In her weekly message, Supt. Reedy talks about the importance of making the district and school websites accessible to all.
Remember when you had to pick up the phone to book a flight; turn on the radio to listen to music; check the newspaper to find out what time your movie started; go to the library to get a book.
All of that has changed since the evolution of the internet. Heck, almost anything you want and need is now available online – food, clothes, news, entertainment, even friends.
The World Wide Web is hardly a novelty anymore. It has become a critical information tool. I can’t think of a successful business that doesn’t rely on the web to provide services and information to its customers.
That goes for Albuquerque Public Schools, too.
APS.edu gets close to 16 million visits a year. Sixteen million! And that doesn’t count all of the visits to our school websites.
The district’s website is made up of more than 30,000 pages and 300,000 links! That’s a ton of content for parents, students and community members who depend on the site for news, information, calendar events and more.
So imagine if you couldn’t see what was posted. What would it be like if you couldn’t hear a video? How frustrating would it be if you had to wait for pictures and graphics to load because you couldn’t afford a high-speed internet connection, or if the information you needed was posted in a language you didn’t understand.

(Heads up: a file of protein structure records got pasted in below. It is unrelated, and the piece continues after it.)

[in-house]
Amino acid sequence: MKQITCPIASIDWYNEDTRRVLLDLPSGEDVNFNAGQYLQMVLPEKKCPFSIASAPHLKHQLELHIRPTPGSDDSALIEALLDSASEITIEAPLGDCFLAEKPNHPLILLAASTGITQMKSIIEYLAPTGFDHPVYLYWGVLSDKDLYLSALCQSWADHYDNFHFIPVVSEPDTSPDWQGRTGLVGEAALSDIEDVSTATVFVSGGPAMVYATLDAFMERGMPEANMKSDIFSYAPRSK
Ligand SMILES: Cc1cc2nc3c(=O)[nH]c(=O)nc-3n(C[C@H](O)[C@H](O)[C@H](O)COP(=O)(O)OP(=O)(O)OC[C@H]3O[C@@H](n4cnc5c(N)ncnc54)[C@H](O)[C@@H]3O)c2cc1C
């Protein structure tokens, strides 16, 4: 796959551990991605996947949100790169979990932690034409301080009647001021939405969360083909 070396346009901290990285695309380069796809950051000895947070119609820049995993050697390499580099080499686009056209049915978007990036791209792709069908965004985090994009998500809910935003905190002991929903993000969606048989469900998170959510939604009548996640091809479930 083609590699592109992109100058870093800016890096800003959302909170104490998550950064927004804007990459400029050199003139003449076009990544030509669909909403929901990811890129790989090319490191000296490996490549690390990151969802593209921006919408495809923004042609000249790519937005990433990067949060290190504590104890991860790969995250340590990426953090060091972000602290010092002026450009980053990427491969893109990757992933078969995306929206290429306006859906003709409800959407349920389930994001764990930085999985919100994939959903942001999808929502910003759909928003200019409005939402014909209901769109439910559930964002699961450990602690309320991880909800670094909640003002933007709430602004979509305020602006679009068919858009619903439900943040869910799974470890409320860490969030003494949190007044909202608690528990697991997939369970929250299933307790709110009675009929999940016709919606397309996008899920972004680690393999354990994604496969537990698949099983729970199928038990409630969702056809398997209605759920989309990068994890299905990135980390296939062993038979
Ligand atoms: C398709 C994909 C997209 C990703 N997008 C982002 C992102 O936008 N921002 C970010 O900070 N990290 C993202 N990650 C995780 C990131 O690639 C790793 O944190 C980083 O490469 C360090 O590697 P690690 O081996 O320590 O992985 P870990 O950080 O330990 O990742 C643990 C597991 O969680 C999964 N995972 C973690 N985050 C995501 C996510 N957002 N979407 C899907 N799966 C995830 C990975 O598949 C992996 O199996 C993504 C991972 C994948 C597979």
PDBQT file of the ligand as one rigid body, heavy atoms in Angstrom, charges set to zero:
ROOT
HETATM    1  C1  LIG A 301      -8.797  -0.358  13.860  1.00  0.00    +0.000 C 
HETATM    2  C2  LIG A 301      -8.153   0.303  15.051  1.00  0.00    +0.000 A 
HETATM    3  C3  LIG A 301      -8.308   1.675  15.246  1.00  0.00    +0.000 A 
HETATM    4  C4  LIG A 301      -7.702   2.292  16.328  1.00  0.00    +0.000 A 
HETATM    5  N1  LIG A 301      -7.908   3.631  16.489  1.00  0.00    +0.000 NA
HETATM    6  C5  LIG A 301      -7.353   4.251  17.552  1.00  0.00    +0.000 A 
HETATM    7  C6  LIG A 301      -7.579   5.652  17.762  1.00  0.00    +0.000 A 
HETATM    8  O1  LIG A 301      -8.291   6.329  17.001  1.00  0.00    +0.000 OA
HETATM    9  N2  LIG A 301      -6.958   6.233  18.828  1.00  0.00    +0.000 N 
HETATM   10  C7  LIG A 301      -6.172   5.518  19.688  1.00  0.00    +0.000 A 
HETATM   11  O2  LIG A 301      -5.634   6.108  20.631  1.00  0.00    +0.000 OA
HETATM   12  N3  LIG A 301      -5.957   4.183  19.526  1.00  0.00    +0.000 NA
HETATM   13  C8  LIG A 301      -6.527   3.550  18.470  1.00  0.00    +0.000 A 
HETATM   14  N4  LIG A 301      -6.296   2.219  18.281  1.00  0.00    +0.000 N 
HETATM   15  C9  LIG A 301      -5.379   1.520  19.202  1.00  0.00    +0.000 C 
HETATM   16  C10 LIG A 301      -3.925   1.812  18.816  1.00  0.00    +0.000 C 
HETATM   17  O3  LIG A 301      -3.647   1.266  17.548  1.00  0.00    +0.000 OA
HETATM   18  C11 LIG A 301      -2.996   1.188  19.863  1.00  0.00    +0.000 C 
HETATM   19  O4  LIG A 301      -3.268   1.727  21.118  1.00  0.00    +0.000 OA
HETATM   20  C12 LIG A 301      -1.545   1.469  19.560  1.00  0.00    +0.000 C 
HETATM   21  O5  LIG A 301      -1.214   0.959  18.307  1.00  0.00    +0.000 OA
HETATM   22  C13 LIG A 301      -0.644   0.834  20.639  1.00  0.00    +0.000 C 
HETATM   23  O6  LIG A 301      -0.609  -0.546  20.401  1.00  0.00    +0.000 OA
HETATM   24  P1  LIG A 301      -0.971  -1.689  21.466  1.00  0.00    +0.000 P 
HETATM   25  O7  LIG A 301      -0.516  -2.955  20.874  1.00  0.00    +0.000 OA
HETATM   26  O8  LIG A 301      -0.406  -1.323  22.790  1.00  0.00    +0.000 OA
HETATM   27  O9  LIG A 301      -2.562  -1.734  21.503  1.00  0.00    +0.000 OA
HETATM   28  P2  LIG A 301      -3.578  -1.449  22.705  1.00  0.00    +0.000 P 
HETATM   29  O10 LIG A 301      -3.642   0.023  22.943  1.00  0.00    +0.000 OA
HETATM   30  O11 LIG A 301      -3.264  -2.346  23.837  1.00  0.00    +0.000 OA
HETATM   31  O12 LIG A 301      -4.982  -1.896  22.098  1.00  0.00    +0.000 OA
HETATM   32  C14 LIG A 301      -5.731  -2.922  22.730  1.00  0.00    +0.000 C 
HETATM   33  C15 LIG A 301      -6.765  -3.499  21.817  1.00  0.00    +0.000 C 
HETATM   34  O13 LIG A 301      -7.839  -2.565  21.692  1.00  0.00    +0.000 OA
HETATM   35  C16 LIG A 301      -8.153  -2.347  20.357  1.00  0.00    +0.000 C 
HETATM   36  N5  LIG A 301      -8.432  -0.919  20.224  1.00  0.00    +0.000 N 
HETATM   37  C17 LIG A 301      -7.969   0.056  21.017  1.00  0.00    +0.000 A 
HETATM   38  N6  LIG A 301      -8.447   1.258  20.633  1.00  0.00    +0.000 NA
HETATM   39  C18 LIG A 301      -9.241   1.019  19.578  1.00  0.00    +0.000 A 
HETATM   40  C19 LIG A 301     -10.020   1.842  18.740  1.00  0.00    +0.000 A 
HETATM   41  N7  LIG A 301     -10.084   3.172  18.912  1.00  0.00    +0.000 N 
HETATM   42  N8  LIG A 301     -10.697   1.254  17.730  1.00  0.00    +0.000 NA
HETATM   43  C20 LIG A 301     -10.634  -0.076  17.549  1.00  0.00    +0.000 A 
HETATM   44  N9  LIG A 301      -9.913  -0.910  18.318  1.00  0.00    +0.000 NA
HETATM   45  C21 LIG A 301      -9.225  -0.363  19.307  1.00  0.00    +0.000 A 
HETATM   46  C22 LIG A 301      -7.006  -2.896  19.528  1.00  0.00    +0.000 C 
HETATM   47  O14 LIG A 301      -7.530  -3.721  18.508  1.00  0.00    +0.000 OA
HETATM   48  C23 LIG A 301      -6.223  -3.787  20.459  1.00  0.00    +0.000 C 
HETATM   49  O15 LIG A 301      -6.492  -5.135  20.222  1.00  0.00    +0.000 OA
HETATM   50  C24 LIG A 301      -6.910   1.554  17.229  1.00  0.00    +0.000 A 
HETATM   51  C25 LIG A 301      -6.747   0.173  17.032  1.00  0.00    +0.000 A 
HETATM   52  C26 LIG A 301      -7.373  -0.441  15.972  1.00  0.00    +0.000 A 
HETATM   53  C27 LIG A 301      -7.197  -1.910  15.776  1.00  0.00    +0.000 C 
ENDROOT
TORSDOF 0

We estimate that about 20 percent of our community has some sort of disability, language barrier or outdated technology that could hamper their ability to get information from the internet, which is why it is so important to make APS.edu and all of our school websites accessible.
And that’s not just the job of the district’s tiny but tenacious web team, nor is it solely up to web managers for school and department sites.
It’s the responsibility of every single person in APS who might have information posted to the website. More than likely, that means you.
It’s not like we have a choice. Any organization that receives public funding – including public schools – is expected to make its website accessible to all users under the Americans with Disabilities Act. But even if we did have a choice, we’d choose to make our district and school websites accessible because it’s the right thing to do.
The good news is it isn’t too difficult to do. According to APS Web Manager Gretchen Kramer, if often is simply a matter of making sure words are spelled correctly, links work, videos are close captioned and pictures are tagged.
Gretchen and the web team – Jessica Mraz and Brian Beeler – have created an accessibility webpage (that’s accessible, of course) that I encourage you to visit to better understand this topic. They also provide training and are available to answer questions.
I appreciate what they’re doing and I’m happy to spread their message because it makes a difference in the lives of the students, families and community we serve. I appreciate your participation in this important effort. Like I said, it’s the right thing to do.